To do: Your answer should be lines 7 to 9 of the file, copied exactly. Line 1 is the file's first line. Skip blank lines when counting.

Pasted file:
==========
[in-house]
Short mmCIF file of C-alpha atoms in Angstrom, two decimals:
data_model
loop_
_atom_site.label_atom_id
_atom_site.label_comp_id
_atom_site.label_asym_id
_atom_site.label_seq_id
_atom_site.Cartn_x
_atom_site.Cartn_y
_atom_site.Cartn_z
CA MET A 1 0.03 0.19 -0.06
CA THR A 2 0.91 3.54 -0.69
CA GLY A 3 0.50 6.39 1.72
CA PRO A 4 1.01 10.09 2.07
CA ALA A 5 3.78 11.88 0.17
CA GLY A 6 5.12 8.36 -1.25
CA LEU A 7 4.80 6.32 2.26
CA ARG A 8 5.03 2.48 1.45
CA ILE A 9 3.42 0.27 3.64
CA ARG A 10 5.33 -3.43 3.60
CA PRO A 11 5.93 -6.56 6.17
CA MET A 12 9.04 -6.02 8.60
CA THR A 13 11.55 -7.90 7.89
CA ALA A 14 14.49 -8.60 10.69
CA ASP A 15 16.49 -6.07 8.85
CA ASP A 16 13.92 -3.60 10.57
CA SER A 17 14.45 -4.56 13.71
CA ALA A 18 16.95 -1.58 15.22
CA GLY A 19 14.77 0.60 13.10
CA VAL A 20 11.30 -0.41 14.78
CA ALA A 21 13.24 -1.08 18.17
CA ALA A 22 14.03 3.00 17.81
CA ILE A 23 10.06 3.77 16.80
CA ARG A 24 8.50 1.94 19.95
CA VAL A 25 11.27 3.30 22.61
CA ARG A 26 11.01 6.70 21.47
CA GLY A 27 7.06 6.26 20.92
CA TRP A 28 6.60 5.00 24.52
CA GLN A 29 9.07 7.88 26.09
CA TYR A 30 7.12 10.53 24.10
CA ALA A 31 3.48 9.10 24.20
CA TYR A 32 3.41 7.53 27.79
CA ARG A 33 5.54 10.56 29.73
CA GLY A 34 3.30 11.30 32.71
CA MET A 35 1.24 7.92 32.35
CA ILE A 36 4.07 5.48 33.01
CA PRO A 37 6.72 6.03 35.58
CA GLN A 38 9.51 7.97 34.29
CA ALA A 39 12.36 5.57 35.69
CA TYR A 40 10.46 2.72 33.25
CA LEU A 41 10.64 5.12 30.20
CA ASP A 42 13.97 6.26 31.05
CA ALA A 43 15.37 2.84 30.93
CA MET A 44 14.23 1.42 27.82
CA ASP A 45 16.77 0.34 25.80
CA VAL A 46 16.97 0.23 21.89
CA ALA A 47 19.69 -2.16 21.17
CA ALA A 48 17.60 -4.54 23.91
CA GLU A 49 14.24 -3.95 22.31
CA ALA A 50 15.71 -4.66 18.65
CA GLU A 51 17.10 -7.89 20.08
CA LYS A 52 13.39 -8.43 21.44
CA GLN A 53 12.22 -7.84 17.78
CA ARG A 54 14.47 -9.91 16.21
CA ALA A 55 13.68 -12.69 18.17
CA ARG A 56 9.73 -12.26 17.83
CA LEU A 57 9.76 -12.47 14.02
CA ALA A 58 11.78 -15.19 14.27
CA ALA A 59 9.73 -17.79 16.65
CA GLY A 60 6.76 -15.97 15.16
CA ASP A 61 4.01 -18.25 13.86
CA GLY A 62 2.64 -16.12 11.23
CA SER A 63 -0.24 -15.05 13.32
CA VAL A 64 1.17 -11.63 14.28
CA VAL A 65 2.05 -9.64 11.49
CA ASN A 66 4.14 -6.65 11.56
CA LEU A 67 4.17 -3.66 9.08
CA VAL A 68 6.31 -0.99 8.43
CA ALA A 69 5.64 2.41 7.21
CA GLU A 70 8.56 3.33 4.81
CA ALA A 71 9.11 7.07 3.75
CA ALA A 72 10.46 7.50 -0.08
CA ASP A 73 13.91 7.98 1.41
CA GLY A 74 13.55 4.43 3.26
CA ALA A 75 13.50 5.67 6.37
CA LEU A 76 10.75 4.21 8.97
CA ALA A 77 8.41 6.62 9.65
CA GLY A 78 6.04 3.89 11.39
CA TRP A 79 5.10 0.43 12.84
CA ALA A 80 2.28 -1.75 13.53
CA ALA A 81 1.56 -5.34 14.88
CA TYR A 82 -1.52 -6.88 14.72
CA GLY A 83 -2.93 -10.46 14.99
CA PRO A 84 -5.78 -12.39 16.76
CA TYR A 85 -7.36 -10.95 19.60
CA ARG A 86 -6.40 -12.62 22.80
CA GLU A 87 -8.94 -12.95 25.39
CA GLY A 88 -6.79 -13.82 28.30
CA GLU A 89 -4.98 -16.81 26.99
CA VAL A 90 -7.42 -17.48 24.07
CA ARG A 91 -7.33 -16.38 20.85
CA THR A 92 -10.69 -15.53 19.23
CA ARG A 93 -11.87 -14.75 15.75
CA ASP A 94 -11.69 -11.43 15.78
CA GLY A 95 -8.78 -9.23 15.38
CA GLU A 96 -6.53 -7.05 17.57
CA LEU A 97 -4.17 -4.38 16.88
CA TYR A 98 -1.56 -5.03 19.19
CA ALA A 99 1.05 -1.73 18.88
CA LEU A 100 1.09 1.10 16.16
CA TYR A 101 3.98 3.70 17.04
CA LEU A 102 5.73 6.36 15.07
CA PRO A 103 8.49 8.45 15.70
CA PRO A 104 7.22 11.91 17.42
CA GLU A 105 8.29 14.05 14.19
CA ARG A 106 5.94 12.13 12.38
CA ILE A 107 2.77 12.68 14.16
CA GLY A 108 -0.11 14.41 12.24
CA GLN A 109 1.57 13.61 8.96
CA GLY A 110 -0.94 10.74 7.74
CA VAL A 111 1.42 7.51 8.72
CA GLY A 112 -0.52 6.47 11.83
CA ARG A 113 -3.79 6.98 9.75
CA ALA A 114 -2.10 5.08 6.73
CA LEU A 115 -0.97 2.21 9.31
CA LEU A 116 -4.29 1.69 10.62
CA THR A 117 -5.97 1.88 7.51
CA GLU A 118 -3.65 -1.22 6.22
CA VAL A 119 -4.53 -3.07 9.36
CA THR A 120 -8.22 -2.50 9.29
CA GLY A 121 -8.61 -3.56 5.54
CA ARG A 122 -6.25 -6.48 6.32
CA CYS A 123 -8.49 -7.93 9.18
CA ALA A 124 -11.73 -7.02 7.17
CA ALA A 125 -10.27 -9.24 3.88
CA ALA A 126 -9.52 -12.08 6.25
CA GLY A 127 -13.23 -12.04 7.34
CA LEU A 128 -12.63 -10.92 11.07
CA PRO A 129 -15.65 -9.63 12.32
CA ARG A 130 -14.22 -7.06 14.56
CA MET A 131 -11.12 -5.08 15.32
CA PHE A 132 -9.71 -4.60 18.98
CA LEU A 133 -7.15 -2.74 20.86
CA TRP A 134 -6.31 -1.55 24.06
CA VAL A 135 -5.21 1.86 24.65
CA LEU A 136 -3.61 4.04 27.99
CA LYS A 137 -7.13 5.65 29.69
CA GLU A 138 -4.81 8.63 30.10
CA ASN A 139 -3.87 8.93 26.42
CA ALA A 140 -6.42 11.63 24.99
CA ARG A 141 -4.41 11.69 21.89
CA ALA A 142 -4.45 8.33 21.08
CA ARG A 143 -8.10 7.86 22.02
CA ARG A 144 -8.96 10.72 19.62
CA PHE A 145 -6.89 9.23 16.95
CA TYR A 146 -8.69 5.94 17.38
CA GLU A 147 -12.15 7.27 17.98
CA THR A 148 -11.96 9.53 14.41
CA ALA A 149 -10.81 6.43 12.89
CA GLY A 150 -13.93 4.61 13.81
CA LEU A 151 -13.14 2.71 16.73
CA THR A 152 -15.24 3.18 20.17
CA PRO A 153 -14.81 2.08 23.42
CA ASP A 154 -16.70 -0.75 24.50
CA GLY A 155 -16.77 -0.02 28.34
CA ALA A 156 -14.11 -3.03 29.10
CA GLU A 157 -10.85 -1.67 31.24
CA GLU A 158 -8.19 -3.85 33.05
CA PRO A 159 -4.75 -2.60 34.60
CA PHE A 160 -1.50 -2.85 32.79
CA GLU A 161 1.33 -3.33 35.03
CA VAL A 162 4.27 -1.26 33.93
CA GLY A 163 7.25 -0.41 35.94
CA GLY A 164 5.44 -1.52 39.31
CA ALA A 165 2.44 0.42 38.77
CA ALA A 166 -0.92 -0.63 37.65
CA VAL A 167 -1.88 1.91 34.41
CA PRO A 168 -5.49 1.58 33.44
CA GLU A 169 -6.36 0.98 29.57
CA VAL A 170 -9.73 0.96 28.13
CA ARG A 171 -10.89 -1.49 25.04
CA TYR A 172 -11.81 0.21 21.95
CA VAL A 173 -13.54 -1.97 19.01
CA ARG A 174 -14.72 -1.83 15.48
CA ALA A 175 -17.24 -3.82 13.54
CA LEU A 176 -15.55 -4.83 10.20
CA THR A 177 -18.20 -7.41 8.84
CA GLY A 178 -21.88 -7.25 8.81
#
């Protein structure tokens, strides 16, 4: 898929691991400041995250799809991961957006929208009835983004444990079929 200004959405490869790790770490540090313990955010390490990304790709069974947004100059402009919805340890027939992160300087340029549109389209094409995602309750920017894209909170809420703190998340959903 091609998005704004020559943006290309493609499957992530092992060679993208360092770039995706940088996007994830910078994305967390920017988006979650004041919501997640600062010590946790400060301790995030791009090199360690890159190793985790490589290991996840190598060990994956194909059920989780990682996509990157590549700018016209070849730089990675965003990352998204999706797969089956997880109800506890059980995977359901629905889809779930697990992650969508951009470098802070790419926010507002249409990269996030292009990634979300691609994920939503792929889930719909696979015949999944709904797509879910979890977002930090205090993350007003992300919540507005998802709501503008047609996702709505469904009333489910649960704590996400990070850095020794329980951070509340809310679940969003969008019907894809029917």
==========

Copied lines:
_atom_site.label_asym_id
_atom_site.label_seq_id
_atom_site.Cartn_x